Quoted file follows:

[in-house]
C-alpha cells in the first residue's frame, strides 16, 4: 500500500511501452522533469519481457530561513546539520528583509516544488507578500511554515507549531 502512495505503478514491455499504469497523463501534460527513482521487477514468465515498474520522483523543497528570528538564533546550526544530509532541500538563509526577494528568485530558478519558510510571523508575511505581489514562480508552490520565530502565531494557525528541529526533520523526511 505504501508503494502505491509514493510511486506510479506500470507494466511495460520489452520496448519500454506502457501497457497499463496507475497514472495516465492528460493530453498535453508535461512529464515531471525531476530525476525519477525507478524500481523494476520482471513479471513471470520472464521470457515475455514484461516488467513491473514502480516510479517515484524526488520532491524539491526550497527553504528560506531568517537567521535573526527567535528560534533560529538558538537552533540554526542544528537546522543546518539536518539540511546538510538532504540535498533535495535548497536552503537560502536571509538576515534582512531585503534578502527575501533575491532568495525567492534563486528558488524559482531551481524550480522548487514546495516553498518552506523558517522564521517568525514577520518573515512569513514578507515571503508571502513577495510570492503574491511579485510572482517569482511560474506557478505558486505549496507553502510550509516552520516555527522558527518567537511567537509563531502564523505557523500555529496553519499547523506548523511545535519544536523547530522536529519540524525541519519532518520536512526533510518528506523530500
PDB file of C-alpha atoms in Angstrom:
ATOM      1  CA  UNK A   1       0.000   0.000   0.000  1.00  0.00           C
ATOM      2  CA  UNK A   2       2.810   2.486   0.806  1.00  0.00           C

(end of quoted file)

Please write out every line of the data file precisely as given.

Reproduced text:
[in-house]
C-alpha cells in the first residue's frame, strides 16, 4: 500500500511501452522533469519481457530561513546539520528583509516544488507578500511554515507549531 502512495505503478514491455499504469497523463501534460527513482521487477514468465515498474520522483523543497528570528538564533546550526544530509532541500538563509526577494528568485530558478519558510510571523508575511505581489514562480508552490520565530502565531494557525528541529526533520523526511 505504501508503494502505491509514493510511486506510479506500470507494466511495460520489452520496448519500454506502457501497457497499463496507475497514472495516465492528460493530453498535453508535461512529464515531471525531476530525476525519477525507478524500481523494476520482471513479471513471470520472464521470457515475455514484461516488467513491473514502480516510479517515484524526488520532491524539491526550497527553504528560506531568517537567521535573526527567535528560534533560529538558538537552533540554526542544528537546522543546518539536518539540511546538510538532504540535498533535495535548497536552503537560502536571509538576515534582512531585503534578502527575501533575491532568495525567492534563486528558488524559482531551481524550480522548487514546495516553498518552506523558517522564521517568525514577520518573515512569513514578507515571503508571502513577495510570492503574491511579485510572482517569482511560474506557478505558486505549496507553502510550509516552520516555527522558527518567537511567537509563531502564523505557523500555529496553519499547523506548523511545535519544536523547530522536529519540524525541519519532518520536512526533510518528506523530500
PDB file of C-alpha atoms in Angstrom:
ATOM      1  CA  UNK A   1       0.000   0.000   0.000  1.00  0.00           C
ATOM      2  CA  UNK A   2       2.810   2.486   0.806  1.00  0.00           C